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Boise's Dynamic Beer Scene

The City of Trees is turning into the City of Taps

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Bittercreek Ale House doesn't generally condone crowd-surfing. But when Stone Brewing Co. CEO and co-founder Greg Koch showed up to a tap takeover, he gave a rousing speech before diving off the brewpub's bar into the rowdy crowd. If brewers like Koch are the new rock stars, then beer events--like tap takeovers, verticals, pint nights, meet-the-brewer events and beer and food pairings--are the new rock shows. And Boise has a surprisingly thriving scene.

Over the past couple of years, Bittercreek has hosted a number of popular beer-related events, including a sour beer blending symposium with brewers from New Belgium, and a four-year vertical featuring Deschutes' high-caliber Abyss paired with food specials like Welsh rarebit (a rabbit dish) with Abyss cheese sauce.

"My goal with events is to expose people to craft beer in ways that maybe they haven't been exposed before," explained Bittercreek's David Roberts. "I like doing events with beers that are interesting and incorporate brewing techniques that are either uncommon or untraditional or new."

Bier:Thirty recently hosted one such event: craft beers paired with donuts from Boise's Guru Donuts. On a lazy Saturday morning, patrons enjoyed a glass of Odell's Fernet-Aged Porter with a chocolate fudge-glazed cake donut, Epic's Big Bad Baptist Imperial Stout with a maple bourbon bacon bar, and New Belgium's 2013 La Folie with a brown sugar rhubarb fritter.

"We originally started off doing [beer events] to kinda kick start slower days of the week, but now it's just who we've become," said Bier:Thirty's Chris Oates. "A huge chunk of our customers expect us to do something at least once a week, and we're happy to oblige; we really enjoy doing them. Events have just become part of our culture. We like it when we have some controlled chaos with a throng of beer lovers."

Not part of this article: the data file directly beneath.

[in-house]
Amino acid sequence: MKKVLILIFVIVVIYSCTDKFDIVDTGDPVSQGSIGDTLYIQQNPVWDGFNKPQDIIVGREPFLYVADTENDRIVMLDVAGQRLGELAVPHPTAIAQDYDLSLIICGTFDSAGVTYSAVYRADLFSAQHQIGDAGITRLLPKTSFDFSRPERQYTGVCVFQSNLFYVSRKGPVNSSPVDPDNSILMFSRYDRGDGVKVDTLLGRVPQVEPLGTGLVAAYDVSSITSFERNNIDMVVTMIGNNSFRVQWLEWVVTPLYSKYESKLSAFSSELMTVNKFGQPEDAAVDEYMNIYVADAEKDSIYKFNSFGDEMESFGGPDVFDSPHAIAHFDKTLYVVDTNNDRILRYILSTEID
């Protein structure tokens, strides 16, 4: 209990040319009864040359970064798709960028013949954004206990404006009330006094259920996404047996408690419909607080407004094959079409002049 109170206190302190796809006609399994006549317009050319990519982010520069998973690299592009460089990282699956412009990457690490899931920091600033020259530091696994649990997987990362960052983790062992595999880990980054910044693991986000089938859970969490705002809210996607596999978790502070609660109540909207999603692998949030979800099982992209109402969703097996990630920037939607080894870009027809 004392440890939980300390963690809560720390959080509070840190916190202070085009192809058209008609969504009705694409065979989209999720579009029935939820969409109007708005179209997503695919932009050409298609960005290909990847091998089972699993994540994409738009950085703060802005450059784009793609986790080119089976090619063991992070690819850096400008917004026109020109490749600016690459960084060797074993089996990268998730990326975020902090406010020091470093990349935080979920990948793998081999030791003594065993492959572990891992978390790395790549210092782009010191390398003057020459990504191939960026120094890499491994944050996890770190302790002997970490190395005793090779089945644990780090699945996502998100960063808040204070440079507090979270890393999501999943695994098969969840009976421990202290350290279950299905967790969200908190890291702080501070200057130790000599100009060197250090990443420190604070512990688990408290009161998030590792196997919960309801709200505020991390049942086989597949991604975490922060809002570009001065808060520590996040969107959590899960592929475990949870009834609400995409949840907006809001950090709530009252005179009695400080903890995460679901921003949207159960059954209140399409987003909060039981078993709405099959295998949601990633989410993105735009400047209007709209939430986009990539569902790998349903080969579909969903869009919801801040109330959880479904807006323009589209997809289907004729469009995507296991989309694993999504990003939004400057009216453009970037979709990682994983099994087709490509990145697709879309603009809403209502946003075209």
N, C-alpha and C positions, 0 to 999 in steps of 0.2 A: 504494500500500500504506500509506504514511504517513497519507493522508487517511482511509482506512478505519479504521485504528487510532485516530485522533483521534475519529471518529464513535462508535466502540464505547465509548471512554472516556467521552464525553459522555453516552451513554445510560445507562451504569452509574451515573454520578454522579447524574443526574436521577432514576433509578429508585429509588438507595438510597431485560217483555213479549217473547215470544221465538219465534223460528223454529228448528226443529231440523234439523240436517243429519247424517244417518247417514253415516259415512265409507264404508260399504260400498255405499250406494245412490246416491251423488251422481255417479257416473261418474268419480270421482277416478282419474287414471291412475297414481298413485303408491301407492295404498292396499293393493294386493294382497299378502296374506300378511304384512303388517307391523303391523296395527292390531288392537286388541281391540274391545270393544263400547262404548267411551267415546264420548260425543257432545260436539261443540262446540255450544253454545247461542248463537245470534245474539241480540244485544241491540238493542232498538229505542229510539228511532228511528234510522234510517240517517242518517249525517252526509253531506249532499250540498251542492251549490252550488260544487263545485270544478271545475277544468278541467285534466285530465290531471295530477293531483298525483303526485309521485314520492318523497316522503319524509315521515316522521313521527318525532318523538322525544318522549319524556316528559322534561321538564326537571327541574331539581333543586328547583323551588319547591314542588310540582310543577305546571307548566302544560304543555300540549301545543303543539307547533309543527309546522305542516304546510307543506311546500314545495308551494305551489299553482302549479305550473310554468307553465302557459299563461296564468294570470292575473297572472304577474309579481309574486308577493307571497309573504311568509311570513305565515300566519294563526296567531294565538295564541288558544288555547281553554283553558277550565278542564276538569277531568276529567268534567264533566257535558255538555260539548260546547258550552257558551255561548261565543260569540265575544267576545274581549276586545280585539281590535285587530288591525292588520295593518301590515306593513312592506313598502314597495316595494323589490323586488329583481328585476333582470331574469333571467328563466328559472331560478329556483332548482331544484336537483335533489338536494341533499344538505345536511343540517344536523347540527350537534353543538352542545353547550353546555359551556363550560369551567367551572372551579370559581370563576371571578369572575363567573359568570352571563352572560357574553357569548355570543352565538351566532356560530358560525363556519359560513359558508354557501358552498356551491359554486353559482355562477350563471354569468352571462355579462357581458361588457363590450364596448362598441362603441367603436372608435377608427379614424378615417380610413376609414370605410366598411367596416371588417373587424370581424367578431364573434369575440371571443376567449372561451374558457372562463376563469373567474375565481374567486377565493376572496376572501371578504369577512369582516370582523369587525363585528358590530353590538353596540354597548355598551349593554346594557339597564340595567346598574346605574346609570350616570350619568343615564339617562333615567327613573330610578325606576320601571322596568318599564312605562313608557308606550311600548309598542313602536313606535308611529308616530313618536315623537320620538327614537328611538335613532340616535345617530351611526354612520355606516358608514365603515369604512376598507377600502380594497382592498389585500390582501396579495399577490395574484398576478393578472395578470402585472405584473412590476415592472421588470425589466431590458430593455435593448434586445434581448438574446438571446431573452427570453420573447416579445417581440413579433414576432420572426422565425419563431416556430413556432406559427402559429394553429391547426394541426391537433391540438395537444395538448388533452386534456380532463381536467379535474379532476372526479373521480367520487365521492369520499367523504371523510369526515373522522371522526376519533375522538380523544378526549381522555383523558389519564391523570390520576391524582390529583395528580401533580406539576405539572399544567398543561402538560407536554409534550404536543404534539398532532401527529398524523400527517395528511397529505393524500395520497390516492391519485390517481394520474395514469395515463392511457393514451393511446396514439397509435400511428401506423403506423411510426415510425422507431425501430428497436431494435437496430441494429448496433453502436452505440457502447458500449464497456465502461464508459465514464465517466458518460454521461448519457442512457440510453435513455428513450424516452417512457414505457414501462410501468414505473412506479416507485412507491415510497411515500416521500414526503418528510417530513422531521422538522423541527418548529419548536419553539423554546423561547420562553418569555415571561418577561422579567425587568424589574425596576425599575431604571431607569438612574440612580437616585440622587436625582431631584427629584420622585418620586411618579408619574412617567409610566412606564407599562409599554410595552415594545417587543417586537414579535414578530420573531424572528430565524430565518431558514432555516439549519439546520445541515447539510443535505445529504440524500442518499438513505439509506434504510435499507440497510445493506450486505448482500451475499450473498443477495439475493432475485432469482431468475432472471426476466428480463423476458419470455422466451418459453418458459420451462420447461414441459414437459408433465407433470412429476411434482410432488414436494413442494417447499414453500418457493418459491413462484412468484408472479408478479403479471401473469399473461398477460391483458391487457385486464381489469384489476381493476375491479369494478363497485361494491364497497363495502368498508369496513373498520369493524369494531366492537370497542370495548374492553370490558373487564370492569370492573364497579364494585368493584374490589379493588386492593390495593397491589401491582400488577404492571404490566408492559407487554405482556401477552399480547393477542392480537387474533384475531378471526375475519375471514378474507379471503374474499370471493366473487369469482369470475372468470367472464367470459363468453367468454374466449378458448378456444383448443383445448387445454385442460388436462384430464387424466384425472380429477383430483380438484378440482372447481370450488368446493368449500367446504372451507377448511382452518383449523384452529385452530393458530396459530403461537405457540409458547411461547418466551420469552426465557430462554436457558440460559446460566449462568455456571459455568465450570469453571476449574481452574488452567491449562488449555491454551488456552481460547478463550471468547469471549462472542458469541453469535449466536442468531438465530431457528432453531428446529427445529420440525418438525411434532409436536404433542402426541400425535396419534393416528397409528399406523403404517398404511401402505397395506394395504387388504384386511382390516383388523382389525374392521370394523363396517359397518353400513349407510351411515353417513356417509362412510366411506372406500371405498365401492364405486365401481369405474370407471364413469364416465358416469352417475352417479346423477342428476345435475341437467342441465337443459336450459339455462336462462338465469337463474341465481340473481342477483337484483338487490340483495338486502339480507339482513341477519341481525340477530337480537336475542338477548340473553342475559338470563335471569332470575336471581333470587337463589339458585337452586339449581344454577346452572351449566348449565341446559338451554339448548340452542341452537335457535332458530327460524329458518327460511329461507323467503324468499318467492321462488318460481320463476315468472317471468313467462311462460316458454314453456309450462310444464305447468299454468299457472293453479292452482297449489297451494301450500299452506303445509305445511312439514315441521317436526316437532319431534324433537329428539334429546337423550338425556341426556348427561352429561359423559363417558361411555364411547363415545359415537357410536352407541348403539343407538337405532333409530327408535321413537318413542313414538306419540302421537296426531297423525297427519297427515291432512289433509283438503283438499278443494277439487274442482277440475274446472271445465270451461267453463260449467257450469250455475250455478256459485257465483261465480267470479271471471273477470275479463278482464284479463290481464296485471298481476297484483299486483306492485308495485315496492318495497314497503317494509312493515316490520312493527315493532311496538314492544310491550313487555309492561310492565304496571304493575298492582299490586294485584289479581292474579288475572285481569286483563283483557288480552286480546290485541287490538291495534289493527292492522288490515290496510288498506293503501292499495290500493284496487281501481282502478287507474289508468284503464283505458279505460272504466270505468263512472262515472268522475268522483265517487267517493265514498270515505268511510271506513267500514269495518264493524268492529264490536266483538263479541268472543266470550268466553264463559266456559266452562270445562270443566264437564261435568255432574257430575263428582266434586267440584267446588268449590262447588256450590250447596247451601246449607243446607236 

So why does it feel like there are so many beer events in Boise, compared to other food- or drink-related events? According to Payette Brewing's Sheila Francis, the nature of the industry encourages experimentation--with seasonal releases, collaborative brews and barrel-aged beers--which leads to a steady stream of new releases.

"What's really cool about beer is there are a lot of choices and people have the luxury of trying them out at a lot of different locations, and then bars and retailers have a ton of products to choose from so they can often change them out," said Francis.

In Oates' opinion, there's also an integral social component to trying out new brews.

"There are literally new releases of beers every week in Boise right now and people like to get together socially to try them out versus buying and drinking at home by themselves," said Oates.